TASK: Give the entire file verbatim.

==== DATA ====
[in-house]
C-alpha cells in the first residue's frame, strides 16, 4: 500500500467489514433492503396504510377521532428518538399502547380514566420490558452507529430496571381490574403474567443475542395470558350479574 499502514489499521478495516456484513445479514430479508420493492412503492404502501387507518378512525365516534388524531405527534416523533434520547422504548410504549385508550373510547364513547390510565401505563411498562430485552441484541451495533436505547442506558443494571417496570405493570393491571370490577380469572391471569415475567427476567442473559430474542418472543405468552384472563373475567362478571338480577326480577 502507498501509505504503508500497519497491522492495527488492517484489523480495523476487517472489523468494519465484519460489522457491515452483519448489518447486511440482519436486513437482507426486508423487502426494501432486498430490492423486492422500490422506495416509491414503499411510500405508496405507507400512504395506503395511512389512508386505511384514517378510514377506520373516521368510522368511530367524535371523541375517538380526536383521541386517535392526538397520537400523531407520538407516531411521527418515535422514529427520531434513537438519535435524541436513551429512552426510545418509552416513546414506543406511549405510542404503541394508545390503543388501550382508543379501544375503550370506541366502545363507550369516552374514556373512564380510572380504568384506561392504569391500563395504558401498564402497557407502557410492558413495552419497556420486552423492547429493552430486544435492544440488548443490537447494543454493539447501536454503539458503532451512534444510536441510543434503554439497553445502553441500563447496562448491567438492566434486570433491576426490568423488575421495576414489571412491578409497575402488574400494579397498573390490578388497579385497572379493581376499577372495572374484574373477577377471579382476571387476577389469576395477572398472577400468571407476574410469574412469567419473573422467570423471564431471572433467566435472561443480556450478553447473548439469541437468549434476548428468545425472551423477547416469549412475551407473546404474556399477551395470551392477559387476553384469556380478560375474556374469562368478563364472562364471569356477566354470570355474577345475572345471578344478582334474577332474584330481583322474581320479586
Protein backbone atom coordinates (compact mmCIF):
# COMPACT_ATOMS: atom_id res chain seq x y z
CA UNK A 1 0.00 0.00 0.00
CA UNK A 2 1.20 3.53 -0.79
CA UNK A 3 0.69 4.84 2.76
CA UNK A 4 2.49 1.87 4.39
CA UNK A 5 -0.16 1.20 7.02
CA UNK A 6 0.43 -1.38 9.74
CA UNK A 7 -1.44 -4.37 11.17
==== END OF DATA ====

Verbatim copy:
[in-house]
C-alpha cells in the first residue's frame, strides 16, 4: 500500500467489514433492503396504510377521532428518538399502547380514566420490558452507529430496571381490574403474567443475542395470558350479574 499502514489499521478495516456484513445479514430479508420493492412503492404502501387507518378512525365516534388524531405527534416523533434520547422504548410504549385508550373510547364513547390510565401505563411498562430485552441484541451495533436505547442506558443494571417496570405493570393491571370490577380469572391471569415475567427476567442473559430474542418472543405468552384472563373475567362478571338480577326480577 502507498501509505504503508500497519497491522492495527488492517484489523480495523476487517472489523468494519465484519460489522457491515452483519448489518447486511440482519436486513437482507426486508423487502426494501432486498430490492423486492422500490422506495416509491414503499411510500405508496405507507400512504395506503395511512389512508386505511384514517378510514377506520373516521368510522368511530367524535371523541375517538380526536383521541386517535392526538397520537400523531407520538407516531411521527418515535422514529427520531434513537438519535435524541436513551429512552426510545418509552416513546414506543406511549405510542404503541394508545390503543388501550382508543379501544375503550370506541366502545363507550369516552374514556373512564380510572380504568384506561392504569391500563395504558401498564402497557407502557410492558413495552419497556420486552423492547429493552430486544435492544440488548443490537447494543454493539447501536454503539458503532451512534444510536441510543434503554439497553445502553441500563447496562448491567438492566434486570433491576426490568423488575421495576414489571412491578409497575402488574400494579397498573390490578388497579385497572379493581376499577372495572374484574373477577377471579382476571387476577389469576395477572398472577400468571407476574410469574412469567419473573422467570423471564431471572433467566435472561443480556450478553447473548439469541437468549434476548428468545425472551423477547416469549412475551407473546404474556399477551395470551392477559387476553384469556380478560375474556374469562368478563364472562364471569356477566354470570355474577345475572345471578344478582334474577332474584330481583322474581320479586
Protein backbone atom coordinates (compact mmCIF):
# COMPACT_ATOMS: atom_id res chain seq x y z
CA UNK A 1 0.00 0.00 0.00
CA UNK A 2 1.20 3.53 -0.79
CA UNK A 3 0.69 4.84 2.76
CA UNK A 4 2.49 1.87 4.39
CA UNK A 5 -0.16 1.20 7.02
CA UNK A 6 0.43 -1.38 9.74
CA UNK A 7 -1.44 -4.37 11.17